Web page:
|What American accent do you have?
Your Result: The West
|The Inland North|
|What American accent do you have?
Take More Quizzes
Kevin Poulsen notes a recent experiment where an AI Seduces Stanford Students — although “seduces” is a bit strong:
Researchers at Stanford University’s Virtual Human Interaction Lab strapped 69 student volunteers into an immersive, 3-D virtual-reality rig, where test subjects found themselves sitting across the table from a “digital agent” — a computer-generated man or woman — programmed to deliver a three-minute pitch advocating a notional university security policy requiring students to carry ID whenever they’re on campus.
The anthropomorphic cyberhuckster featured moving lips and blinking eyes on a head that nodded and swayed realistically. But unbeknownst to the test subjects, the head movements weren’t random. In half the sessions, the computer was programmed to mimic the student’s movements exactly, with a precise four-second delay; if a test subject tilted her head thoughtfully and looked up at a 15-degree angle, the computer would repeat the gesture four seconds later.
For the other half of the participants, the program used head movements recorded from earlier students, ensuring they were realistic but unconnected to the test subject.
The results, to be published in the August issue of the journal Psychological Science, were dramatic: Only eight of the subjects detected the mimicry (one of them falsely). The remaining students liked the mimicking agent more than the recorded agent, rating the former more friendly, interesting, honest and persuasive. They also paid better attention to the parroting presenter, looking away less often. Most significantly, they were more likely to come around to the mimicking agent’s way of thinking on the issue of mandatory ID.
In For Better or For Worse: Entrepreneurs, Families, and Inequality, Arnold Kling argues that “marital choices interact with trends in entrepreneurship to tend to increase inequality of income”:
Since World War II, our economy has evolved in ways that reinforce the financial differences between strong families and weak families. As the earnings of women have risen, “assortive mating” (men and women of similar educational levels tending to marry) tends to widen income differences. The surge in entrepreneurship further rewards strong families. Finally, the rise in divorce and single motherhood puts severe stress on the lower part of the income distribution.
Bryan Caplan cites an amusing Difference in Deference:
Consider how differently the public treats physics and economics. Physicists can say that this week they think the universe has eleven dimensions, three of which are purple, and two of which are twisted clockwise, and reporters will quote them unskeptically, saying “Isn’t that cool!” But if economists say, as they have for centuries, that a minimum wage raises unemployment, reporters treat them skeptically and feel they need to find a contrary quote to “balance” their story.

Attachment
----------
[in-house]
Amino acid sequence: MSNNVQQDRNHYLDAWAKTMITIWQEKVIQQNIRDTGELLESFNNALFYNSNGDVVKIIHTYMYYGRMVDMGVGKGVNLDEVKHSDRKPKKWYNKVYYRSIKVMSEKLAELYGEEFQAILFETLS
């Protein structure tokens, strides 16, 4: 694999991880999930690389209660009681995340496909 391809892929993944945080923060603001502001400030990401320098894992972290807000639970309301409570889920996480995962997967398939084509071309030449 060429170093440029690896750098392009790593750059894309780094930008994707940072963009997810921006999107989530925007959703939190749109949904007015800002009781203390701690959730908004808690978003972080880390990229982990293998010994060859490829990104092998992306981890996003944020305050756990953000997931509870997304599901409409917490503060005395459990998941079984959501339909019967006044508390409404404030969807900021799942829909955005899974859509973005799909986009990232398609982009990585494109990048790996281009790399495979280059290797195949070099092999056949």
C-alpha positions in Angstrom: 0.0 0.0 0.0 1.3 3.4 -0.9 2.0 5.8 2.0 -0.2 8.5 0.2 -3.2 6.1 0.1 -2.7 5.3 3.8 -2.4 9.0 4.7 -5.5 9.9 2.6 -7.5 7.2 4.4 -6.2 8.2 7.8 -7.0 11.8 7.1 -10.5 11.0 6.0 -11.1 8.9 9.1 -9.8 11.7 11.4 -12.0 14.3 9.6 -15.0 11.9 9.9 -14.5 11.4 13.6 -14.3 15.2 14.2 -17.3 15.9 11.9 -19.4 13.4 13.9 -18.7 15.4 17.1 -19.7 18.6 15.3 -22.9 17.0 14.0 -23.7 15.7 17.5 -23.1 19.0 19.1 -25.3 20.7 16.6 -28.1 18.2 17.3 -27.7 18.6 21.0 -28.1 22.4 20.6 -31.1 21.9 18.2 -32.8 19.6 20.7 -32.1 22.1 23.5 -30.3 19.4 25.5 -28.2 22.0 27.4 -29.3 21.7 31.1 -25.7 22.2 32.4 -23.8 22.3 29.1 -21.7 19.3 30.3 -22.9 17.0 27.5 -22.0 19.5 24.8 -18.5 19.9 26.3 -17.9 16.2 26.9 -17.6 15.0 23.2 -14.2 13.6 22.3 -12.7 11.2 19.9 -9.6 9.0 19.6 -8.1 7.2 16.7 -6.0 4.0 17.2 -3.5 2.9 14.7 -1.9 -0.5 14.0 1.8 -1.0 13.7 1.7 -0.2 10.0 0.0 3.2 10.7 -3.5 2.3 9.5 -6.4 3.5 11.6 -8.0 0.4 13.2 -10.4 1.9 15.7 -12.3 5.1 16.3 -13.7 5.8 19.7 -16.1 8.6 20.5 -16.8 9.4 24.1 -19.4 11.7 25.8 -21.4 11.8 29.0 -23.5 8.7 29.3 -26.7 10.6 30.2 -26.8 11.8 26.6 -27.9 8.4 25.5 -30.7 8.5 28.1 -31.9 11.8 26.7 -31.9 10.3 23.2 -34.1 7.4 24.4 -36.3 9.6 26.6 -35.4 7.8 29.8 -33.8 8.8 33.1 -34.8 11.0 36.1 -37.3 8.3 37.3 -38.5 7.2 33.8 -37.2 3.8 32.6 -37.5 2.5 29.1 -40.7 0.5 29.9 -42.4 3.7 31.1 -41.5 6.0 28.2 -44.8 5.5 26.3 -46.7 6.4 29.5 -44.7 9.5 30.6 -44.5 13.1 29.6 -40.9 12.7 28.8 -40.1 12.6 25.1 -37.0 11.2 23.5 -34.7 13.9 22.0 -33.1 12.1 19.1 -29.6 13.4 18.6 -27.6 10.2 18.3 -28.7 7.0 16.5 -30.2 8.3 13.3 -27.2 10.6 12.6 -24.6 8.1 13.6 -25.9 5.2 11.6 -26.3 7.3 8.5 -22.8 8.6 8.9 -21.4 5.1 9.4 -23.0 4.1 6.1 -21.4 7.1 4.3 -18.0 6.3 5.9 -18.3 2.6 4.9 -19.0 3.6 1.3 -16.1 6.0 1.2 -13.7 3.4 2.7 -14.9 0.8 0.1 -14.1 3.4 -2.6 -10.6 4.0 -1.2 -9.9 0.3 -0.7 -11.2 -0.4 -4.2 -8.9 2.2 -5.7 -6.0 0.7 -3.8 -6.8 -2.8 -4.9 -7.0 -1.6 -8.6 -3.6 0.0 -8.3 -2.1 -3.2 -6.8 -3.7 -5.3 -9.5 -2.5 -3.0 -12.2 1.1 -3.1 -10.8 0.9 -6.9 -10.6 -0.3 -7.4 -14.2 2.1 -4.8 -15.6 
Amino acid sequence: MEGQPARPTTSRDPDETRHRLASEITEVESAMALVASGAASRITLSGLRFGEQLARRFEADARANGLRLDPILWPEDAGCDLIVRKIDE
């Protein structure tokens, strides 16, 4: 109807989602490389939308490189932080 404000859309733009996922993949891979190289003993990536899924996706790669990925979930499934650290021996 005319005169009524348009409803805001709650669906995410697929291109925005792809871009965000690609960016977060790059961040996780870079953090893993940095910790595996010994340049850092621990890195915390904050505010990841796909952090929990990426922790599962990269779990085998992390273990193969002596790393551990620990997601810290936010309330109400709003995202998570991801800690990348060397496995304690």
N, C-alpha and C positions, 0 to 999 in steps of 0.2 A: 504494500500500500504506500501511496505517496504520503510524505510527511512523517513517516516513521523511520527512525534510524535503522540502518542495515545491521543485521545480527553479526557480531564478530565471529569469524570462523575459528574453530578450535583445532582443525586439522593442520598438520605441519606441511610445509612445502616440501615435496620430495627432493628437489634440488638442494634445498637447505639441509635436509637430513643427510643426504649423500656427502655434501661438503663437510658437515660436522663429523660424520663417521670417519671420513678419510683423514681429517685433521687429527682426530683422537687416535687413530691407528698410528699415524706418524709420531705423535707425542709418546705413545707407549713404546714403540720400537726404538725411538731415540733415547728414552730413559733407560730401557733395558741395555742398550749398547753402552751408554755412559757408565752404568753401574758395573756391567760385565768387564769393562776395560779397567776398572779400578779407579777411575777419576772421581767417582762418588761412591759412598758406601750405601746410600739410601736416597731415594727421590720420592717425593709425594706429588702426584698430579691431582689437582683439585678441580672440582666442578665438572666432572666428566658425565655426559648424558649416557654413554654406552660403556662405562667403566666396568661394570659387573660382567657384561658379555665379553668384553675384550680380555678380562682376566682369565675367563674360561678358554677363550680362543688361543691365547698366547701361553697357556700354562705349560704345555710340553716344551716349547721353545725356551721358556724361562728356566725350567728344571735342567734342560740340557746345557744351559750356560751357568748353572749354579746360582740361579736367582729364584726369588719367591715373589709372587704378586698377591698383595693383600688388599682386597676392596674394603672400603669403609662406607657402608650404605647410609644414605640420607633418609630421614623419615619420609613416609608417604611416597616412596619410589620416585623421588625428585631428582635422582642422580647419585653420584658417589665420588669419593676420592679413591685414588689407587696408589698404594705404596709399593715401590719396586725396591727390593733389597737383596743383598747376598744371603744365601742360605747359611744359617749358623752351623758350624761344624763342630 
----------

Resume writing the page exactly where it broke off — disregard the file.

In the most frightening of the recent episodes, a rogue sea lion bit 14 swimmers this month and chased 10 more out of the water at San Francisco’s Aquatic Park, a sheltered lagoon near the bay. At least one victim suffered puncture wounds.
Some scientists speculate that the animals’ aggressive behavior is being caused by eating fish contaminated by toxic algae, or by a shortage of food off the coast. But wildlife experts say even healthy sea lions are best left alone.
In Southern California in June, a sea lion charged several people on Manhattan Beach and bit a man before waddling into the water and swimming away. In Berkeley, a woman was hospitalized last spring after a sea lion took a chunk out of her leg.
Last year, a group of sea lions took over a Newport Beach marina and caused a vintage 50-foot yacht to capsize when they boarded it. And a lifeguard in Santa Barbara was bitten three times while swimming off El Capitan State Beach.
In Alaska, a huge sea lion jumped onto a fisherman’s boat in 2004, knocked him overboard and pulled him underwater; he escaped without serious injury.
Sea lions, which can reach 1,000 pounds, typically bite only if they feel threatened or cornered. And they are more likely to flee than fight if they can escape. Researchers have described the most recent attacks, in which some swimmers were chased through open water, as abnormal behavior.
Still, with a population numbering about 200,000 and growing, these playful, social creatures are increasingly likely to cross paths with humans.
Researchers using new positional MRI machines have concluded that sitting straight is ‘bad for backs’. Leaning back slightly is better.
Does growth matter? Yes, and sometimes in surprising ways:
The popular mythology of Women’s Liberation regards it almost entirely as a political movement. And yet there is no other historical movement so completely economically determined.
A majority of women work outside the home today for two reasons:
- Most workers are no longer used as slightly smarter horses
- Labour saving appliances have reduced the amount of housework that must be done.
The first point is obvious, though often overlooked: so long as muscle and speed were important job qualifications, there were almost no jobs that women could do better than men; in consequence, they were inevitably at an economic disadvantage. And the second is shamefully neglected, possibly because almost no one has any idea just how hard a woman’s work was, before the invention of modern conveniences. Feeding, clothing, and sheltering a family was a full time job; given the demands of pregnancy and infant care, and their competitive disadvantages in the labour force, it is not reasonable to imagine that anyone but women was going to do that job. There is a reason that sufragettes were relatively wealthy women: they had servants to take care of their homes.